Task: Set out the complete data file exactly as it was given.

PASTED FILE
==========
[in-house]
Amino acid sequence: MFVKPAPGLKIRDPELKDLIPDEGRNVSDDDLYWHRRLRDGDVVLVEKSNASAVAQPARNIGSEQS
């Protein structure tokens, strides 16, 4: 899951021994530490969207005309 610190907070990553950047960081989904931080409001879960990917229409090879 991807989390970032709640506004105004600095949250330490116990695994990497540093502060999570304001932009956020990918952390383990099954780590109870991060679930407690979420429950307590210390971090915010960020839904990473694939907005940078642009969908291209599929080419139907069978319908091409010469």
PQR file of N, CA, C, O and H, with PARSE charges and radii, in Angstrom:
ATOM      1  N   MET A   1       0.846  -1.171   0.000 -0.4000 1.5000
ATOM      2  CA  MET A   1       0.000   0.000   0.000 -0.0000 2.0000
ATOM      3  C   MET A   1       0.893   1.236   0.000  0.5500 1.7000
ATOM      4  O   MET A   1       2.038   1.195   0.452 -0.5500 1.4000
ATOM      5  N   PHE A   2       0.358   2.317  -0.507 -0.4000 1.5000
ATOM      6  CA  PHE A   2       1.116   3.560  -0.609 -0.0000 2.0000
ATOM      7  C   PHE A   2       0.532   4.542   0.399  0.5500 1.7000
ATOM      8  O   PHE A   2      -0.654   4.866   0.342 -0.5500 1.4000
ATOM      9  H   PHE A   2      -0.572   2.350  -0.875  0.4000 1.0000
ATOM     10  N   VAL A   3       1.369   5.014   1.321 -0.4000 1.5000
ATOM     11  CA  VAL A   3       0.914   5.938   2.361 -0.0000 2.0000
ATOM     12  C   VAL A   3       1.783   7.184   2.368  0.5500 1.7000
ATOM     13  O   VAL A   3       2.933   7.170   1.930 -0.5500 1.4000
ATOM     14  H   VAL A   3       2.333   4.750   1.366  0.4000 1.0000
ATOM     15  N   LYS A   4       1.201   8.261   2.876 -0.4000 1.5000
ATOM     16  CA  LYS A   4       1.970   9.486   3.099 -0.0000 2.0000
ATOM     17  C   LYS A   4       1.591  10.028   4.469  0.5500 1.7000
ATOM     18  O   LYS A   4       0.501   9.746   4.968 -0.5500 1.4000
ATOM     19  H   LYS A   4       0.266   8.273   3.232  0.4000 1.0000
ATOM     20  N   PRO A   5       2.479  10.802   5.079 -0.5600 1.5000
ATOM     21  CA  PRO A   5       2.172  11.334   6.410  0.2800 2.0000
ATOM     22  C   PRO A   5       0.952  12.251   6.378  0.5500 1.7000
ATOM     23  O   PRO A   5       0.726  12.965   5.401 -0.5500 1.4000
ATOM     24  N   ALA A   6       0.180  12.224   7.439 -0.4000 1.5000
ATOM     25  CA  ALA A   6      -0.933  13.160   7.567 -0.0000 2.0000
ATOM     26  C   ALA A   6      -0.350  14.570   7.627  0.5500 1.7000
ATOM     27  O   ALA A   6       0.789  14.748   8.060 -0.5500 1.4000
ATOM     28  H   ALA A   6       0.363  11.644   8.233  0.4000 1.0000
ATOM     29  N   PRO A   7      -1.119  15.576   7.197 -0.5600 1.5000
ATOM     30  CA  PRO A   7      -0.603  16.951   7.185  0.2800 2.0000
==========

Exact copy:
[in-house]
Amino acid sequence: MFVKPAPGLKIRDPELKDLIPDEGRNVSDDDLYWHRRLRDGDVVLVEKSNASAVAQPARNIGSEQS
């Protein structure tokens, strides 16, 4: 899951021994530490969207005309 610190907070990553950047960081989904931080409001879960990917229409090879 991807989390970032709640506004105004600095949250330490116990695994990497540093502060999570304001932009956020990918952390383990099954780590109870991060679930407690979420429950307590210390971090915010960020839904990473694939907005940078642009969908291209599929080419139907069978319908091409010469």
PQR file of N, CA, C, O and H, with PARSE charges and radii, in Angstrom:
ATOM      1  N   MET A   1       0.846  -1.171   0.000 -0.4000 1.5000
ATOM      2  CA  MET A   1       0.000   0.000   0.000 -0.0000 2.0000
ATOM      3  C   MET A   1       0.893   1.236   0.000  0.5500 1.7000
ATOM      4  O   MET A   1       2.038   1.195   0.452 -0.5500 1.4000
ATOM      5  N   PHE A   2       0.358   2.317  -0.507 -0.4000 1.5000
ATOM      6  CA  PHE A   2       1.116   3.560  -0.609 -0.0000 2.0000
ATOM      7  C   PHE A   2       0.532   4.542   0.399  0.5500 1.7000
ATOM      8  O   PHE A   2      -0.654   4.866   0.342 -0.5500 1.4000
ATOM      9  H   PHE A   2      -0.572   2.350  -0.875  0.4000 1.0000
ATOM     10  N   VAL A   3       1.369   5.014   1.321 -0.4000 1.5000
ATOM     11  CA  VAL A   3       0.914   5.938   2.361 -0.0000 2.0000
ATOM     12  C   VAL A   3       1.783   7.184   2.368  0.5500 1.7000
ATOM     13  O   VAL A   3       2.933   7.170   1.930 -0.5500 1.4000
ATOM     14  H   VAL A   3       2.333   4.750   1.366  0.4000 1.0000
ATOM     15  N   LYS A   4       1.201   8.261   2.876 -0.4000 1.5000
ATOM     16  CA  LYS A   4       1.970   9.486   3.099 -0.0000 2.0000
ATOM     17  C   LYS A   4       1.591  10.028   4.469  0.5500 1.7000
ATOM     18  O   LYS A   4       0.501   9.746   4.968 -0.5500 1.4000
ATOM     19  H   LYS A   4       0.266   8.273   3.232  0.4000 1.0000
ATOM     20  N   PRO A   5       2.479  10.802   5.079 -0.5600 1.5000
ATOM     21  CA  PRO A   5       2.172  11.334   6.410  0.2800 2.0000
ATOM     22  C   PRO A   5       0.952  12.251   6.378  0.5500 1.7000
ATOM     23  O   PRO A   5       0.726  12.965   5.401 -0.5500 1.4000
ATOM     24  N   ALA A   6       0.180  12.224   7.439 -0.4000 1.5000
ATOM     25  CA  ALA A   6      -0.933  13.160   7.567 -0.0000 2.0000
ATOM     26  C   ALA A   6      -0.350  14.570   7.627  0.5500 1.7000
ATOM     27  O   ALA A   6       0.789  14.748   8.060 -0.5500 1.4000
ATOM     28  H   ALA A   6       0.363  11.644   8.233  0.4000 1.0000
ATOM     29  N   PRO A   7      -1.119  15.576   7.197 -0.5600 1.5000
ATOM     30  CA  PRO A   7      -0.603  16.951   7.185  0.2800 2.0000